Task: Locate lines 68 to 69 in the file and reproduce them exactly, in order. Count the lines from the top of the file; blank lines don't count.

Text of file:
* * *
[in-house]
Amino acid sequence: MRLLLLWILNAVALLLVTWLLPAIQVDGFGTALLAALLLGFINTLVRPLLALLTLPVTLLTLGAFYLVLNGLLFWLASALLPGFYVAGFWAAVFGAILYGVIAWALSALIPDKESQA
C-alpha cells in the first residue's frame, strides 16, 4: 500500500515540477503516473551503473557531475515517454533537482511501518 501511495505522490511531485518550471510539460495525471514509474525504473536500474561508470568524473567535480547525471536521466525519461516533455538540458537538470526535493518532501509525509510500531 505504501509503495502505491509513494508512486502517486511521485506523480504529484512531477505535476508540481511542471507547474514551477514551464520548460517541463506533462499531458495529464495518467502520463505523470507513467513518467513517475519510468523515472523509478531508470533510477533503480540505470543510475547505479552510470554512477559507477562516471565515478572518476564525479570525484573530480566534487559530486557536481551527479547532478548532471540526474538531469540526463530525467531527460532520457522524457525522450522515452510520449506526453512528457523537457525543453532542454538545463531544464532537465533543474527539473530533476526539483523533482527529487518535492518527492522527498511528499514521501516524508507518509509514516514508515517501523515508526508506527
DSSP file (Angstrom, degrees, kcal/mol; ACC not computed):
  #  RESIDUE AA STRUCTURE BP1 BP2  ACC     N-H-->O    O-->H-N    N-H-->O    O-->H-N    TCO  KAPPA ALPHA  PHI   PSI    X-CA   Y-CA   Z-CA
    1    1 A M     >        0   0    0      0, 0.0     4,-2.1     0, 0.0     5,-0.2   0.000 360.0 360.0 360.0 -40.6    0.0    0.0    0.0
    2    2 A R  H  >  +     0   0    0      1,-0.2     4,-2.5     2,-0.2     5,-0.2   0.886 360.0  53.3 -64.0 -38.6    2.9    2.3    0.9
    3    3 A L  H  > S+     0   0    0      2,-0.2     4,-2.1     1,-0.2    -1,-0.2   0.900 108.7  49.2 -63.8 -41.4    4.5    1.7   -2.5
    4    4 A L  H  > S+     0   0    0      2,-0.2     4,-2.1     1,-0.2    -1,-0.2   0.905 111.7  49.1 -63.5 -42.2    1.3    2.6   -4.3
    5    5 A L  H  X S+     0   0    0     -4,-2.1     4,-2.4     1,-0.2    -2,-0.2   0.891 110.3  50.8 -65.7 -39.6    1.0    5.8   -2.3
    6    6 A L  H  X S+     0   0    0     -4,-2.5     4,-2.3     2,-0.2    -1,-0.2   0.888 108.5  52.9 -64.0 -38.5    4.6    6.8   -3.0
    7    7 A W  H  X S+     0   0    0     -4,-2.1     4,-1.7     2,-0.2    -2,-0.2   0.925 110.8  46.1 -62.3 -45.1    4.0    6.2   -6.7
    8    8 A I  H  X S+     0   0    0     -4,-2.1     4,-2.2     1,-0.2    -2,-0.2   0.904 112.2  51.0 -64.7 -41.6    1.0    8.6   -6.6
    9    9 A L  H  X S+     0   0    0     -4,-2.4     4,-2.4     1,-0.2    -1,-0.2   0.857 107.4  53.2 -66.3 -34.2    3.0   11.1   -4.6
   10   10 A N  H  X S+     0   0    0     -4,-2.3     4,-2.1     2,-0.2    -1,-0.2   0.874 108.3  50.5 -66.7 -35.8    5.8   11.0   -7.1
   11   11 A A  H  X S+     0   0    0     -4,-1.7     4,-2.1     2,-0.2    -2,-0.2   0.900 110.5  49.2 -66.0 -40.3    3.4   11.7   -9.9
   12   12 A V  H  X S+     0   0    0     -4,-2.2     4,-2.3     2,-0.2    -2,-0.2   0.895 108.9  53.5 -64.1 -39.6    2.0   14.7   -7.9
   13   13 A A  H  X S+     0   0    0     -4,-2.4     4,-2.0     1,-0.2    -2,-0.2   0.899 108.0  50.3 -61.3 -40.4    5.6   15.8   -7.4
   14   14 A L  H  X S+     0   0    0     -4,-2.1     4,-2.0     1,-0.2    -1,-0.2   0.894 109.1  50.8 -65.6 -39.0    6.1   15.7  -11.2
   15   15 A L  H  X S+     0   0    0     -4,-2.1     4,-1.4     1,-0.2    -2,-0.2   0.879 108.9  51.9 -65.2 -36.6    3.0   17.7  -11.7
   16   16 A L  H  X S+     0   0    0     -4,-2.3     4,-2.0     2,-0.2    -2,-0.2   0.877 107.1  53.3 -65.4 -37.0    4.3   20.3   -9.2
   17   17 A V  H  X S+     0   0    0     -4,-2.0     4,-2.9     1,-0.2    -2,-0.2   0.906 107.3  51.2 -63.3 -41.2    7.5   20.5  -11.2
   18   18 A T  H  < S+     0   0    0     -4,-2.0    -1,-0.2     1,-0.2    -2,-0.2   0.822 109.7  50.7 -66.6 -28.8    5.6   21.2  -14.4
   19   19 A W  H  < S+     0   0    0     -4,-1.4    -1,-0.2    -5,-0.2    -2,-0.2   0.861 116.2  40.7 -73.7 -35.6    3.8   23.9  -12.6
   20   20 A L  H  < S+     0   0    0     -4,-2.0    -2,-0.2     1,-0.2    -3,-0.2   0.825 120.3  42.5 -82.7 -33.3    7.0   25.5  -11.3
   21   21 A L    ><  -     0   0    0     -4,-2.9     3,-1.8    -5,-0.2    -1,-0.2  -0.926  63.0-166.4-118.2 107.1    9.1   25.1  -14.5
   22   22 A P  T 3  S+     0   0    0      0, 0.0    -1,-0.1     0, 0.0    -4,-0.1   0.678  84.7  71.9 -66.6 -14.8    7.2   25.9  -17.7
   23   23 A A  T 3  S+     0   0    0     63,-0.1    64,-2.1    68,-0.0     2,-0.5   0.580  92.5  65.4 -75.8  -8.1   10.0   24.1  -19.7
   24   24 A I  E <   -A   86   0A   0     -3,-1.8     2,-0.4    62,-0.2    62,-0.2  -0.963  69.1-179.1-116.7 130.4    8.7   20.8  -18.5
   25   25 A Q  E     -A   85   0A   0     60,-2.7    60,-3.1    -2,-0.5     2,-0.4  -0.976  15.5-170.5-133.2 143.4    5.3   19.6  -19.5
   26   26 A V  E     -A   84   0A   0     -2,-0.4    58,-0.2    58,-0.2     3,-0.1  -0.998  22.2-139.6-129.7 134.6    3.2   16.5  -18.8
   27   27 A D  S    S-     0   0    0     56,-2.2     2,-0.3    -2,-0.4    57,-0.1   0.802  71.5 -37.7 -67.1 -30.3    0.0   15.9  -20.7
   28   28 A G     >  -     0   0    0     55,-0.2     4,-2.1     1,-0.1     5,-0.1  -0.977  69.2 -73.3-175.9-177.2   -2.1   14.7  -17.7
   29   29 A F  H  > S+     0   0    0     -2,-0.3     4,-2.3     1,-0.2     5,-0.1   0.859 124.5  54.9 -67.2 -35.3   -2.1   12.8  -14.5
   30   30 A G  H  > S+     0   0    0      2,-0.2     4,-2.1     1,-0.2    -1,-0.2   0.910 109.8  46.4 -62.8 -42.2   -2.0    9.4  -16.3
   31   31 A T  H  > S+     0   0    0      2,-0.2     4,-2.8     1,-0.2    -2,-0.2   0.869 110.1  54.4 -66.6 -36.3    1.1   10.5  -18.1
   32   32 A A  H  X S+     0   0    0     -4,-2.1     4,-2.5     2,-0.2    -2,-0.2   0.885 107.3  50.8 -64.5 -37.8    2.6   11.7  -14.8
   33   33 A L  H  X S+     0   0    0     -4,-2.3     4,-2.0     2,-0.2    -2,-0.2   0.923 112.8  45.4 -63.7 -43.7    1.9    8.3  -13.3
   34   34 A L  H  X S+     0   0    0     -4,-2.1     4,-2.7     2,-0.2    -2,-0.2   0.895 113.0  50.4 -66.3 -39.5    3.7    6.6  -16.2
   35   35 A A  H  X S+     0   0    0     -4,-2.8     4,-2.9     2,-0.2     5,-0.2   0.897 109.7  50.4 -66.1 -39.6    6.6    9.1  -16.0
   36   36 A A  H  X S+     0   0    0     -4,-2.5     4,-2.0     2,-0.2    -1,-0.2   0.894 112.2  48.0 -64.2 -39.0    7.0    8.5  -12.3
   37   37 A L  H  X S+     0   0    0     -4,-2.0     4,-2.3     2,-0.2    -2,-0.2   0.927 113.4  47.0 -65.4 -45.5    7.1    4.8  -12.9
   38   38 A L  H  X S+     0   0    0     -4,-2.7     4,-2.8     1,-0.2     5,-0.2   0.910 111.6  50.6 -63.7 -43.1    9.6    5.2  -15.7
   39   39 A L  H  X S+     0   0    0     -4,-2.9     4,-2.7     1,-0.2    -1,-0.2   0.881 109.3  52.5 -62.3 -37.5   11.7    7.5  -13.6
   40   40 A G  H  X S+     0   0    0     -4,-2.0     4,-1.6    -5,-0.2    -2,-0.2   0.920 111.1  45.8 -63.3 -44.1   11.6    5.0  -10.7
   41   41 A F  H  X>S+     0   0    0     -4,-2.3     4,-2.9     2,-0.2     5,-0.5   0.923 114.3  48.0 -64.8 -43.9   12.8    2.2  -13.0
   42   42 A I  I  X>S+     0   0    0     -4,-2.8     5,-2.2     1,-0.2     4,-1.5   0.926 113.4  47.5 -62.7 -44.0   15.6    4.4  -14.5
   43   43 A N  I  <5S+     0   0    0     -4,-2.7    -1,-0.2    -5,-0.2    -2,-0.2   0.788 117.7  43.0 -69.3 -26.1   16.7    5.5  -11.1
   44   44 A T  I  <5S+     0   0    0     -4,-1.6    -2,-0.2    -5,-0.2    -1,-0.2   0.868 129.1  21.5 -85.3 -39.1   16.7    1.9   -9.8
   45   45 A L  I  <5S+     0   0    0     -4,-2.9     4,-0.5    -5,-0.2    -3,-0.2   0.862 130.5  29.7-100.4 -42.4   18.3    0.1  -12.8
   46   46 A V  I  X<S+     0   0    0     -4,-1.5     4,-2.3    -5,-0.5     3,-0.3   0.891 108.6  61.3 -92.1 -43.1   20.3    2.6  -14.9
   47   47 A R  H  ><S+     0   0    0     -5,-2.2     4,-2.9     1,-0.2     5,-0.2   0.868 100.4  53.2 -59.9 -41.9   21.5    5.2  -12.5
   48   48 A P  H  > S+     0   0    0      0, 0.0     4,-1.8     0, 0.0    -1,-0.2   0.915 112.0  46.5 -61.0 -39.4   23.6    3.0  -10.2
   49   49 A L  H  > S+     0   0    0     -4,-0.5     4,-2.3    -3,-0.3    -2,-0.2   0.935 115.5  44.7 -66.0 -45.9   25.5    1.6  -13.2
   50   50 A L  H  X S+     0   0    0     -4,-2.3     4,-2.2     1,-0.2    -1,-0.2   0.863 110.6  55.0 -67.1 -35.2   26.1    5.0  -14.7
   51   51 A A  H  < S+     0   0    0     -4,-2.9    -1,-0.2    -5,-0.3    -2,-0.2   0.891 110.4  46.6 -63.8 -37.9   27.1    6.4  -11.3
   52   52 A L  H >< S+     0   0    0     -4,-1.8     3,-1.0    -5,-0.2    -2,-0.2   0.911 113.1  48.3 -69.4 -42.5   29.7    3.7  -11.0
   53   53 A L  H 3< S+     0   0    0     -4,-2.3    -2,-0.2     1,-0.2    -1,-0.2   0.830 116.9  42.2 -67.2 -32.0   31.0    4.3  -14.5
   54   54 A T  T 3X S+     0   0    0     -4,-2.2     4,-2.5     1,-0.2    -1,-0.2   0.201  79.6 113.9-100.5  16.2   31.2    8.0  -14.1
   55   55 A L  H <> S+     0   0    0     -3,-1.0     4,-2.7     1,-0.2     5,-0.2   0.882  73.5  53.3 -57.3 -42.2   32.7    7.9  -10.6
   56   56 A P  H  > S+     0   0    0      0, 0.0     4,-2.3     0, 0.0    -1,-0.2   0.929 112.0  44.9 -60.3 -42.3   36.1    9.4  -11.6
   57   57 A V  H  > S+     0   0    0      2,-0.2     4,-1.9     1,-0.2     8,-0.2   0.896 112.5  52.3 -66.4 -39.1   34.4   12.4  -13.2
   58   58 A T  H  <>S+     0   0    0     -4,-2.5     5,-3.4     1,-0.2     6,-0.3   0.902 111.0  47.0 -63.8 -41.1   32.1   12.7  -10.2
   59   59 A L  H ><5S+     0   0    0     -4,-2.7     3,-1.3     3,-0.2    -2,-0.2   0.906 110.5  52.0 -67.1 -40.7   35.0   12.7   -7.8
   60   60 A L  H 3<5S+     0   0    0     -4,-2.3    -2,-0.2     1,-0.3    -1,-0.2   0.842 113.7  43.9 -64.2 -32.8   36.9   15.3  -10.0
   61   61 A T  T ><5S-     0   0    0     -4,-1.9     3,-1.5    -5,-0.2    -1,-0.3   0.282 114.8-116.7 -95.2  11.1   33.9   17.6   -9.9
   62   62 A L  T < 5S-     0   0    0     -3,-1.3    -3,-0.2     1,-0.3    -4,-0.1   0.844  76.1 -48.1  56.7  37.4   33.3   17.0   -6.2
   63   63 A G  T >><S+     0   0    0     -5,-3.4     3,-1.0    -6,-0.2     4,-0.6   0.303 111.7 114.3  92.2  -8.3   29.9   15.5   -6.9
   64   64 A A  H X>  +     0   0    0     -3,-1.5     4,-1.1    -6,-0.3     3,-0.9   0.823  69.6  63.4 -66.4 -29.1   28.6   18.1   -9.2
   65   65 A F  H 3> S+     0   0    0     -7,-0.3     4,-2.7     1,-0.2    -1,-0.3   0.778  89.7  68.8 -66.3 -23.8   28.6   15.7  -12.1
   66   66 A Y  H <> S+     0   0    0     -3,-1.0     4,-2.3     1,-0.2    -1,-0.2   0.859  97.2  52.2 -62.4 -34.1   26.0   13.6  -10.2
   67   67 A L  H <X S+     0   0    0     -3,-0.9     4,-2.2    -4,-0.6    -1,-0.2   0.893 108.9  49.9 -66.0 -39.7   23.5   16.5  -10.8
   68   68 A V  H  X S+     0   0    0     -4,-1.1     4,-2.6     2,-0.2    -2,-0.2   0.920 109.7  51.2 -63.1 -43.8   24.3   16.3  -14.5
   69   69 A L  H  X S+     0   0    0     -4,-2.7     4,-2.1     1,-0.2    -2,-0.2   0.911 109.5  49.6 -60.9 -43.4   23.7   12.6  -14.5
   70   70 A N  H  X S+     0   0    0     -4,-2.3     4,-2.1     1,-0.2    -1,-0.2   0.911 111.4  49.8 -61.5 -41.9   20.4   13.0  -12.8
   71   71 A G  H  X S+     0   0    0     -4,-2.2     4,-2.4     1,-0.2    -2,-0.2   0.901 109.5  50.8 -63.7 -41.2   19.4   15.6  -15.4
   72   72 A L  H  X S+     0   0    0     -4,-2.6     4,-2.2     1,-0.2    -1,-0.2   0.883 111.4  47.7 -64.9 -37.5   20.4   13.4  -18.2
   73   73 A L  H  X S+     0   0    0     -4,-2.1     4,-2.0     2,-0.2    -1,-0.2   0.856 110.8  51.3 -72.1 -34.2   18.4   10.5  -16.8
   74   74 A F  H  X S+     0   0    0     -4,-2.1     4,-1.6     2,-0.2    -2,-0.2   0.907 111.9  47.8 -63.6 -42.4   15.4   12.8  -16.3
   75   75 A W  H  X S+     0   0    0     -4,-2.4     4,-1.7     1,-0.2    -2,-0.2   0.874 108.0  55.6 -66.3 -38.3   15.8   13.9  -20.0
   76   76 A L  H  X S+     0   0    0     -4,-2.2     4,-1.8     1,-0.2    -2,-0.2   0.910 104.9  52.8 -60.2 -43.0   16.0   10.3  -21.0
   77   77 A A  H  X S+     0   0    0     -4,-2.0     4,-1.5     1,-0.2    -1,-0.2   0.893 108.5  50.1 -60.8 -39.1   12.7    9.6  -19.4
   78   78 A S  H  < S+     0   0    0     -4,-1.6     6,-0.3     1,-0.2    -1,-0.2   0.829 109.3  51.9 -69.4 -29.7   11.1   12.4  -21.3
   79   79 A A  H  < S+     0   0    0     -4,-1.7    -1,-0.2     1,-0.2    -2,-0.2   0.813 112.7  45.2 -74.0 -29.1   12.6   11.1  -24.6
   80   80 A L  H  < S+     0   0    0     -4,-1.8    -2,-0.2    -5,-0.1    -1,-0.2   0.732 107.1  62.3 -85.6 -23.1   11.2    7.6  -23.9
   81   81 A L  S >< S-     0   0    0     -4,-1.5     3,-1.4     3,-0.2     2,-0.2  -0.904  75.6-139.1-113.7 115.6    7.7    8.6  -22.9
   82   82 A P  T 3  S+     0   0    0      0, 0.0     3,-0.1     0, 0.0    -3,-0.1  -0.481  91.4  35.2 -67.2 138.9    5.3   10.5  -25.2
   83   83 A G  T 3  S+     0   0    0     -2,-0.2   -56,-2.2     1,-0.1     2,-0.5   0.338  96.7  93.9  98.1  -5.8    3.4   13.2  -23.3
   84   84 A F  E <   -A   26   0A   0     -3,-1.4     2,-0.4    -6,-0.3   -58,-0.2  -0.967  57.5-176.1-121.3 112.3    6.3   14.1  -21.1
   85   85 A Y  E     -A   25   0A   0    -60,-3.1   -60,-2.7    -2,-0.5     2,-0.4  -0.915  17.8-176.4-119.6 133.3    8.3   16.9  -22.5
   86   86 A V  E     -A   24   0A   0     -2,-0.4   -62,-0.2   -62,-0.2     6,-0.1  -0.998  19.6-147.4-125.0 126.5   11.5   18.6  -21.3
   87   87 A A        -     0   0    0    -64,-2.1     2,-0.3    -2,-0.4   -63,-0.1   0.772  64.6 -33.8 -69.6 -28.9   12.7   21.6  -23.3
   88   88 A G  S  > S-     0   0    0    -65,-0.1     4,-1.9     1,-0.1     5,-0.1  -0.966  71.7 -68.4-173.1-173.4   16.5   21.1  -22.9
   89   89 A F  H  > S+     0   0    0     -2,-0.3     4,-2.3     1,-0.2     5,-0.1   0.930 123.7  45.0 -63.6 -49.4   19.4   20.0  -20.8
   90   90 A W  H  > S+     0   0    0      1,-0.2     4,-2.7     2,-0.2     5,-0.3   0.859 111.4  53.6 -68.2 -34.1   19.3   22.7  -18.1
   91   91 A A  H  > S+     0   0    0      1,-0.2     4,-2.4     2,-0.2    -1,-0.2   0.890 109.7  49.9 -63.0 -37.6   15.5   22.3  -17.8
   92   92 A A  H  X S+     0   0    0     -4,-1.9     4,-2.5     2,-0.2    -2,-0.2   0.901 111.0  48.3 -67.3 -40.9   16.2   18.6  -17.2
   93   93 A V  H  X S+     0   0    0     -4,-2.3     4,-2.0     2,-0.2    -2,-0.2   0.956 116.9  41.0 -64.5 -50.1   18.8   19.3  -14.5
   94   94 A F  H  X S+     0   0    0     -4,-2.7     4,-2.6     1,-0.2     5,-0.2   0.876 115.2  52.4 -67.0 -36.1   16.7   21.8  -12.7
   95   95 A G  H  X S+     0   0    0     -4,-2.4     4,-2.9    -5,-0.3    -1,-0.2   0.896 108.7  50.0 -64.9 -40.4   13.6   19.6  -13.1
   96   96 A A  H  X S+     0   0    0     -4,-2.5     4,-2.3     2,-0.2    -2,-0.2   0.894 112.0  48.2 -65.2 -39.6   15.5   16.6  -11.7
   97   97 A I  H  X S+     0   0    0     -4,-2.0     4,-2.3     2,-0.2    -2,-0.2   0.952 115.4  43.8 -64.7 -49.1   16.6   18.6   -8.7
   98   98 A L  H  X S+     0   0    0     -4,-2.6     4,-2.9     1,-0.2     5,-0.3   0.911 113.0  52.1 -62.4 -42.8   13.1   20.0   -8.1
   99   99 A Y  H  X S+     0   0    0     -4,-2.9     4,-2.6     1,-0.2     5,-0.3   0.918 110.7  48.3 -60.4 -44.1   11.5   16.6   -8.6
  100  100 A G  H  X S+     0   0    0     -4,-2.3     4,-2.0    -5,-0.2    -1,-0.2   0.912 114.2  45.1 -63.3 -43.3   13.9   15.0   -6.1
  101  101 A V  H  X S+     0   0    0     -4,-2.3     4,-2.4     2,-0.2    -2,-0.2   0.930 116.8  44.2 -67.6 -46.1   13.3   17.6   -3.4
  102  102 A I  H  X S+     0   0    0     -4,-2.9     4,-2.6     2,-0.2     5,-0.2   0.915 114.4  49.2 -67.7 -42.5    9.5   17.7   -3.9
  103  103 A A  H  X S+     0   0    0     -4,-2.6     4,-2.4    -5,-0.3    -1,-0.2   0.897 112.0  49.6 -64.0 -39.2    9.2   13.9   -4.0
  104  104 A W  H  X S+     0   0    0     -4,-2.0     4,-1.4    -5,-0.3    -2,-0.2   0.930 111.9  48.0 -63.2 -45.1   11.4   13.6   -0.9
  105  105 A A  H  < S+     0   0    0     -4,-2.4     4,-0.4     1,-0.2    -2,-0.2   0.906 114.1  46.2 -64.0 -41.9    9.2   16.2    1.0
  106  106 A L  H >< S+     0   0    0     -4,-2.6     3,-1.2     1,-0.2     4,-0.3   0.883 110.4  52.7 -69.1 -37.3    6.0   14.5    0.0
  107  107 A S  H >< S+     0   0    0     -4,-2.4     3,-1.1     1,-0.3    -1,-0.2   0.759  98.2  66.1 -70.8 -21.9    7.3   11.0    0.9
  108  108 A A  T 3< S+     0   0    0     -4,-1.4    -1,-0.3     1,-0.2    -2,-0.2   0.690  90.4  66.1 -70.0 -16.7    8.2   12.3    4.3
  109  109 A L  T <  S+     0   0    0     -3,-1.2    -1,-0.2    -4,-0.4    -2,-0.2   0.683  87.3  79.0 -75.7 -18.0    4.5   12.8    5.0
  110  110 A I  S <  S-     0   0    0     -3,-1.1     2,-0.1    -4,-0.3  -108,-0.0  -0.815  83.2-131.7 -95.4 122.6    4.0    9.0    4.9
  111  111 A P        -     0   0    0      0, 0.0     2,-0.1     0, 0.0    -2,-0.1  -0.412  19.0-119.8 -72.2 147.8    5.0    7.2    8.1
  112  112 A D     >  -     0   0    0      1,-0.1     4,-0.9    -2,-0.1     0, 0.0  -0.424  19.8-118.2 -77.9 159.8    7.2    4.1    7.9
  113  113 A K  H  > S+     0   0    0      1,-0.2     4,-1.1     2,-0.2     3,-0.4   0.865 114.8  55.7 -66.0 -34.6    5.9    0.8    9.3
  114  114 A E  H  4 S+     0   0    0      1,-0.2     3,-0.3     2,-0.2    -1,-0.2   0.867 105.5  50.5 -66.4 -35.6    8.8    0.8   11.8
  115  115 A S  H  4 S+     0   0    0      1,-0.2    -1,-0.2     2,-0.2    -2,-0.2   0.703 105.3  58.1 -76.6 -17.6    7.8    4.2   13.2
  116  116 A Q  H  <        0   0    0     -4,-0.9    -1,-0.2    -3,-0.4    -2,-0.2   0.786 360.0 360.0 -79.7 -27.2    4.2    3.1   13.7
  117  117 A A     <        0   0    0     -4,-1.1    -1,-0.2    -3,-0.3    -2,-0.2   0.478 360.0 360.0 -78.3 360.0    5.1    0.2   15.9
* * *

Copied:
   63   63 A G  T >><S+     0   0    0     -5,-3.4     3,-1.0    -6,-0.2     4,-0.6   0.303 111.7 114.3  92.2  -8.3   29.9   15.5   -6.9
   64   64 A A  H X>  +     0   0    0     -3,-1.5     4,-1.1    -6,-0.3     3,-0.9   0.823  69.6  63.4 -66.4 -29.1   28.6   18.1   -9.2